The Kindred Spirits are back! I took July off from this series so I could have a little fun with cocktails for a change. Not to say that I don’t love this series (because I do!) but since I started it in January, I have begun to miss playing around without parameters. I scribble down ideas all the time, so it was super to work on other things, like popsicles and milkshakes, for a change!
So, with August here, I am starting the Kindred Spirits series back up with vermouth. This fortified wine is a versatile member of your home bar. Well, two members actually, as sweet vermouth and dry vermouth are very, very different. You’ll use dry in martinis and sweet in manhattans. James Bond and Don Draper would be proud of you for learning how to use vermouth, so keep reading for lots more on this spirit. // susannah
Click through to read the full vermouth guide!
Vermouth is an aromatic, fortified wine flavored with herbs and spices.A fortified wine is a wine plus a distilled spirit, usually brandy. Other than vermouth, there are many different kinds of fortified wine, including port, sherry, madeira and marsala.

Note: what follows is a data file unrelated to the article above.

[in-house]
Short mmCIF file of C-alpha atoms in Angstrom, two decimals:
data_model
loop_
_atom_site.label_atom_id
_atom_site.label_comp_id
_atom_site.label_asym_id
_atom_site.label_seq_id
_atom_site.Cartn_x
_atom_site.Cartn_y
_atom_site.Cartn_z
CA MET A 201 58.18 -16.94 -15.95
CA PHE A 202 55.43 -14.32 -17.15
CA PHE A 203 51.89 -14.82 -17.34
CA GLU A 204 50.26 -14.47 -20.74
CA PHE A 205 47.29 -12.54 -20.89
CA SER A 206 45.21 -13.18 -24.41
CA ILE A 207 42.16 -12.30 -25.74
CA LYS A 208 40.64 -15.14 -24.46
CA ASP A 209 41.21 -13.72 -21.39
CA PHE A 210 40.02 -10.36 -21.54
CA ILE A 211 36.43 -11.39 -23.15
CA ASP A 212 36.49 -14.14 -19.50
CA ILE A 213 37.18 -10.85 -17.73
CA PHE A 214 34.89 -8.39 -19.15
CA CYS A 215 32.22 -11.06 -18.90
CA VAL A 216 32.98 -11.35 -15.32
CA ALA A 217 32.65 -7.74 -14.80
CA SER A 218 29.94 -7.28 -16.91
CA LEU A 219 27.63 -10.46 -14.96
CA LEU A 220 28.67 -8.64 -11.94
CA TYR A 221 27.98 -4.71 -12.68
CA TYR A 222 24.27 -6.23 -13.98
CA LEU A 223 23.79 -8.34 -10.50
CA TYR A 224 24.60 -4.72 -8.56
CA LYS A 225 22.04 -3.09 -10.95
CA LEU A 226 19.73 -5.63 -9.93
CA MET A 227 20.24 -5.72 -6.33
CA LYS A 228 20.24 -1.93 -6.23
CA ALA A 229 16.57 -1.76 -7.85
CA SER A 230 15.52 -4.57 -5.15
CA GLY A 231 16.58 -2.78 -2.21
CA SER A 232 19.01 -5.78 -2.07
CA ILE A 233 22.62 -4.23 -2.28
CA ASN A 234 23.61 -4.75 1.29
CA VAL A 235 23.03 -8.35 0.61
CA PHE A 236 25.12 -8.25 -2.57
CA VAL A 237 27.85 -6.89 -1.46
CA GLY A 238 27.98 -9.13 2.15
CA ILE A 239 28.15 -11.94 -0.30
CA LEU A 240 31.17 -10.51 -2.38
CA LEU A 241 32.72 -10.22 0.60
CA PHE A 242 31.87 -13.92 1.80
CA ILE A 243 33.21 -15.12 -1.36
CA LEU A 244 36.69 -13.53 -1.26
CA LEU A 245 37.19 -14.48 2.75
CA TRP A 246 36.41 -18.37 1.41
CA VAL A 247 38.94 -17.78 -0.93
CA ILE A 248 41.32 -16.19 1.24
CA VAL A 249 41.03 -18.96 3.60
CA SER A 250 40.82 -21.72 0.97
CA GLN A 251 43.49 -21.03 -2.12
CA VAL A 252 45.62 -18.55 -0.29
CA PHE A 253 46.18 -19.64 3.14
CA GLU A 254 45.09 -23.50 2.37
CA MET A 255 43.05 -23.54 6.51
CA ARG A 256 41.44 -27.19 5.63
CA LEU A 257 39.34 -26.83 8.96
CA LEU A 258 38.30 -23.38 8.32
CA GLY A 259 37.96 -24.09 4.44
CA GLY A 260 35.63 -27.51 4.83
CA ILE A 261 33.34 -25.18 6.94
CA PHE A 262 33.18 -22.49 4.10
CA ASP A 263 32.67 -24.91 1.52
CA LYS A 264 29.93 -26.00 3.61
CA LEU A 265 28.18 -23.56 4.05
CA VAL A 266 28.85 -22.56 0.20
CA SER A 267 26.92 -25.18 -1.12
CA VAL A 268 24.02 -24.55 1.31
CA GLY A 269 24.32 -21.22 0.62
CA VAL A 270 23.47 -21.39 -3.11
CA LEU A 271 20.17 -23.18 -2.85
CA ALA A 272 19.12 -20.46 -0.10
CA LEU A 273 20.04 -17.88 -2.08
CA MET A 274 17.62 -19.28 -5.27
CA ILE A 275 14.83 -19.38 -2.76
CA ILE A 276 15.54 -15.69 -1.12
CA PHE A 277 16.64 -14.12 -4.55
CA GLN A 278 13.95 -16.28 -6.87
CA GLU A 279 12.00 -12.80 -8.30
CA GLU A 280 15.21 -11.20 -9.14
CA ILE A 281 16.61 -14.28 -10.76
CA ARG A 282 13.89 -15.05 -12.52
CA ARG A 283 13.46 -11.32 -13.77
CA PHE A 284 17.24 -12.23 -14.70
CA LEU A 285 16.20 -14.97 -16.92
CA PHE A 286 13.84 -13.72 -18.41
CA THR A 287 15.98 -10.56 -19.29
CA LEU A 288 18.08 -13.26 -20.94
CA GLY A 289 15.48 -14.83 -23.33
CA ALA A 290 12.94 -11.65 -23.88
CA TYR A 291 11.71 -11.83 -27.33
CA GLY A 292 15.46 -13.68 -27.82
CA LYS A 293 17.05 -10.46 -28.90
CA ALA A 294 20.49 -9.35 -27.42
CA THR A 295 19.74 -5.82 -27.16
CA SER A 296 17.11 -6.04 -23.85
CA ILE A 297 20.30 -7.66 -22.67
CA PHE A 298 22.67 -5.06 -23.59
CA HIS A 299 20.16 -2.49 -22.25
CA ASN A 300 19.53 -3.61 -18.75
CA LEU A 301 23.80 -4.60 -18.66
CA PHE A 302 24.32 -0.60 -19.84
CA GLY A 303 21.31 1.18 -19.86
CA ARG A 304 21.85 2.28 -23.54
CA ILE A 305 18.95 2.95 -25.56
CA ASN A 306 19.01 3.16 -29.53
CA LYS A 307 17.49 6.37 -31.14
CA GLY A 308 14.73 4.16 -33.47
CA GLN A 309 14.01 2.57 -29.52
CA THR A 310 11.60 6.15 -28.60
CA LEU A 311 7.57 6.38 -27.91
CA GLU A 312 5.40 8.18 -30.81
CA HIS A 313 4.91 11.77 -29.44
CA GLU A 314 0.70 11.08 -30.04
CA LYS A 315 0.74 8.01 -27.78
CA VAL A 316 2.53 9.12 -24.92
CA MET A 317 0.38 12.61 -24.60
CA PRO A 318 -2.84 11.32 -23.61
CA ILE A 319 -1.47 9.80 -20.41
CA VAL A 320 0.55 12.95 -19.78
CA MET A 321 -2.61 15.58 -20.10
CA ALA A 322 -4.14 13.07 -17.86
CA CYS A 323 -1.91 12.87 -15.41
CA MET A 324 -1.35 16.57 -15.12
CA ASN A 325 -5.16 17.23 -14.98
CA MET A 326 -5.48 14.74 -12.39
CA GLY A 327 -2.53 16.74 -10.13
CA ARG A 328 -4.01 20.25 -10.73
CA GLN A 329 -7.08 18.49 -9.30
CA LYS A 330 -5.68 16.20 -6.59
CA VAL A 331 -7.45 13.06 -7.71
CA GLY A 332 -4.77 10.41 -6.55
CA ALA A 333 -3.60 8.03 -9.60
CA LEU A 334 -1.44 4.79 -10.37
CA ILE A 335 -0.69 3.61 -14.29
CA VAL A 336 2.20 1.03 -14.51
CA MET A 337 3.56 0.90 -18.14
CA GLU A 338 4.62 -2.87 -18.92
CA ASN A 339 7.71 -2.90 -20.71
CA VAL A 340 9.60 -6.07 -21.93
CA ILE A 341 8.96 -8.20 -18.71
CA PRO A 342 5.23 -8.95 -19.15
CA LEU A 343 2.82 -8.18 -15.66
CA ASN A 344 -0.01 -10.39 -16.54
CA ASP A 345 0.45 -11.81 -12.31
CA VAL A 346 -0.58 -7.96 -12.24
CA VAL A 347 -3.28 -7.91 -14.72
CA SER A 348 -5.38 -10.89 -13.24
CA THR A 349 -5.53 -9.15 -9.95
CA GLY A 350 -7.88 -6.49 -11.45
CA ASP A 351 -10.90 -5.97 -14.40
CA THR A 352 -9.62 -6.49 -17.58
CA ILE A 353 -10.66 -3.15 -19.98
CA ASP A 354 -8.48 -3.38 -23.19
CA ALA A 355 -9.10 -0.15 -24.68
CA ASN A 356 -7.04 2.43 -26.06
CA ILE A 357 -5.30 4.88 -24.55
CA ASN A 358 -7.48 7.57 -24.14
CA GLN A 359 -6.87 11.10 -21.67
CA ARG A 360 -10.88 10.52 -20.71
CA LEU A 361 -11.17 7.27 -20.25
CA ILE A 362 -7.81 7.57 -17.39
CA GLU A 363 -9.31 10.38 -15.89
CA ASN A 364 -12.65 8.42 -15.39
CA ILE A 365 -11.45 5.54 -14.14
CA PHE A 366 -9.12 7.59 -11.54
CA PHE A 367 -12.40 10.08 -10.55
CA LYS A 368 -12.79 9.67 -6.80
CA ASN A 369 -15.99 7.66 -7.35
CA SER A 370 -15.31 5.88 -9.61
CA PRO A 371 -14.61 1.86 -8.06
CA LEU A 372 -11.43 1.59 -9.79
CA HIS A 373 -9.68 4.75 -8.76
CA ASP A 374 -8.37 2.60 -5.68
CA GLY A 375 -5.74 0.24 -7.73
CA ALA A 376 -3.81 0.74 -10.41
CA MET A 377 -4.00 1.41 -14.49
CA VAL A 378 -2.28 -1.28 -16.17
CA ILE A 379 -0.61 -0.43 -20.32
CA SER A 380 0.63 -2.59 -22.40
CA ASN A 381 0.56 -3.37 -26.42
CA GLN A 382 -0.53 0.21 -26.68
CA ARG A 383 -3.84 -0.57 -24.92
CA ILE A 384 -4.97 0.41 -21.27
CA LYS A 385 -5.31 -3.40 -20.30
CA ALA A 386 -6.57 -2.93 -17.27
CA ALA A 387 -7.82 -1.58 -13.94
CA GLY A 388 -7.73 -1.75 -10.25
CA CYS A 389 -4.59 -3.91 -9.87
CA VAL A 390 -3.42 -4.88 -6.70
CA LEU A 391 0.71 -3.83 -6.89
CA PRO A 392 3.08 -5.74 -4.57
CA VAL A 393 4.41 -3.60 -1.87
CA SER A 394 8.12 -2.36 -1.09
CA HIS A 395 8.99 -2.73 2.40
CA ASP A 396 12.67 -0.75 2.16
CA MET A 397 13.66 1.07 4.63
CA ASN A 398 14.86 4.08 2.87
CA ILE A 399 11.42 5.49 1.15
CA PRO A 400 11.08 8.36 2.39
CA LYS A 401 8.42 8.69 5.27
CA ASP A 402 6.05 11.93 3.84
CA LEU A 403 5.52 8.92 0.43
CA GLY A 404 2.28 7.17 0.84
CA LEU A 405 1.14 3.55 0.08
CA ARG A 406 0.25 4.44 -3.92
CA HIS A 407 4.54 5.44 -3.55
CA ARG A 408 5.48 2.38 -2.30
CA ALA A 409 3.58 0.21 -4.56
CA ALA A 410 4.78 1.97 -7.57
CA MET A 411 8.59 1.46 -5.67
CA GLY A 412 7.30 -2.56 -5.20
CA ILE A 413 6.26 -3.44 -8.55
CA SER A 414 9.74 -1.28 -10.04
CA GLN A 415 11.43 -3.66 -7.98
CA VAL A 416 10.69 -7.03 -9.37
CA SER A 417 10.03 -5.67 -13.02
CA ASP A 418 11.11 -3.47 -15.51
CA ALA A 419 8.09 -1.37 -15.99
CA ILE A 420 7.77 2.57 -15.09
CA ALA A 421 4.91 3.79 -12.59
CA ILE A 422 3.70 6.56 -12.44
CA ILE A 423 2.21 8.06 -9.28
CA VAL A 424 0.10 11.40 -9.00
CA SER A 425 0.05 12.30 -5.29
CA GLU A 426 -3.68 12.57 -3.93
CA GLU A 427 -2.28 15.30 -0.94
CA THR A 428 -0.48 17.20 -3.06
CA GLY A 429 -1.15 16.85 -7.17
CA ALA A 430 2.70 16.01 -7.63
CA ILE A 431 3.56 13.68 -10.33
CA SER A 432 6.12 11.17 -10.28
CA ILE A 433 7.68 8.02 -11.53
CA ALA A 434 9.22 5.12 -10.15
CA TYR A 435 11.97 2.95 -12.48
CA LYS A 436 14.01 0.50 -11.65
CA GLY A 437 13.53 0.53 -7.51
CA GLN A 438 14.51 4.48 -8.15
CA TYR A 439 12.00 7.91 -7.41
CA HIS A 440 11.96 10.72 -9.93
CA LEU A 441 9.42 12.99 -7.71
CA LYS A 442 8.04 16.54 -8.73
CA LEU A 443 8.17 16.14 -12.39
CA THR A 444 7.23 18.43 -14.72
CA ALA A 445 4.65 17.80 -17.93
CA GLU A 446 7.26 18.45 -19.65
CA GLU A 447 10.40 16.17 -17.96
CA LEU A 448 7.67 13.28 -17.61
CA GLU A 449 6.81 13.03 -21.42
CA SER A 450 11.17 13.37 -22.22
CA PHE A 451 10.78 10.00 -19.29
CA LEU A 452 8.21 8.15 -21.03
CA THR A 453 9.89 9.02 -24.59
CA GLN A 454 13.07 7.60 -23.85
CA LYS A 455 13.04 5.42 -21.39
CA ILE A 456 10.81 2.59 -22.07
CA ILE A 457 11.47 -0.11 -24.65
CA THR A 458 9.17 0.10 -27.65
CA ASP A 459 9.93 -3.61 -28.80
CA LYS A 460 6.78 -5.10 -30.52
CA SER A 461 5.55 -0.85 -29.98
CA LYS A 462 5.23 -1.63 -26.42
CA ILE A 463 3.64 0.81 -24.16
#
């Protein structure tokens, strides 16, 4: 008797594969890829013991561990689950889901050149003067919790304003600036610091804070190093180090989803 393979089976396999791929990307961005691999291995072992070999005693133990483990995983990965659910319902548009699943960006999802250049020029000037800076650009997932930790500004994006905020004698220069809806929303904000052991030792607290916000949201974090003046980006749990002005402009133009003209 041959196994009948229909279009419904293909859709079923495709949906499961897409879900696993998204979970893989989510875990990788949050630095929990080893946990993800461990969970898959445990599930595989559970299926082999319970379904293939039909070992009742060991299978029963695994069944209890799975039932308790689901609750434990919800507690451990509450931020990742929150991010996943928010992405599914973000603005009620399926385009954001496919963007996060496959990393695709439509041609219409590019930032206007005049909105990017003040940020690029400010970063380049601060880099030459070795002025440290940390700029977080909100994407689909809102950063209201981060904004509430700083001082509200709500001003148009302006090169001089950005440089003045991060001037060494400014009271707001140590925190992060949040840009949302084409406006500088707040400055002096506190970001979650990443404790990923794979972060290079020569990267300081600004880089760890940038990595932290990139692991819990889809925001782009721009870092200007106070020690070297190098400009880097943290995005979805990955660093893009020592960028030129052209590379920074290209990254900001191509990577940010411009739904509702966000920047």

Vermouth is known for its role in drinks like the Martini and the Manhattan. It comes in two forms, dry vermouth and sweet vermouth. The dry comes from the French, and the sweet from the Italian.
How it looks and tastes:
Sweet vermouth — AKA Italian vermouth, red vermouth or vermouth rosso — is sweet and red vermouth, regardless of its country of origin.
Dry vermouth — AKA French vermouth, white vermouth or vermouth secco — is paler in color and much drier, regardless of its country of origin.
How to drink it: You can mix vermouth into cocktails, but both sweet and dry can also be served as an aperitif over ice. Try half sweet, half dry with a garnish of a lemon or orange slice.
How to store it: Vermouth can go bad, so store open bottles in the fridge for up to a month.
Dry vermouth: Noilly Prat (French), Dubonnet (French), Lillet (French)
Sweet vermouth: Cinzano Bianco (Italian), Carpano Punt E Mes (Italian)
Both kinds: Martini and Rossi, Gancia, Cocchi, Vya, Gallo
Feast + West favorite: Martini and Rossi, Lillet
Dry vermouth: Martinis, Gibson, Algonquin and Bronx
Sweet vermouth: Manhattans, Rob Roy, Bronx and Americano
Feast + West drinks: Manhattan (Clearly I need to work on my own vermouth recipes!)
National Martini Day: June 19, 2016
- How to Drink Vermouth, Beyond the Martini // Bon Appétit
- The Best American Vermouths // Serious Eats
- Domestic Vermouth // Imbibe Magazine
- American Vermouth: Anything Goes // The New York Times
- All About Vermouth // The Kitchn
- The Drunken Botanist: The Plants That Create the World’s Great Drinks by Amy N. Stewart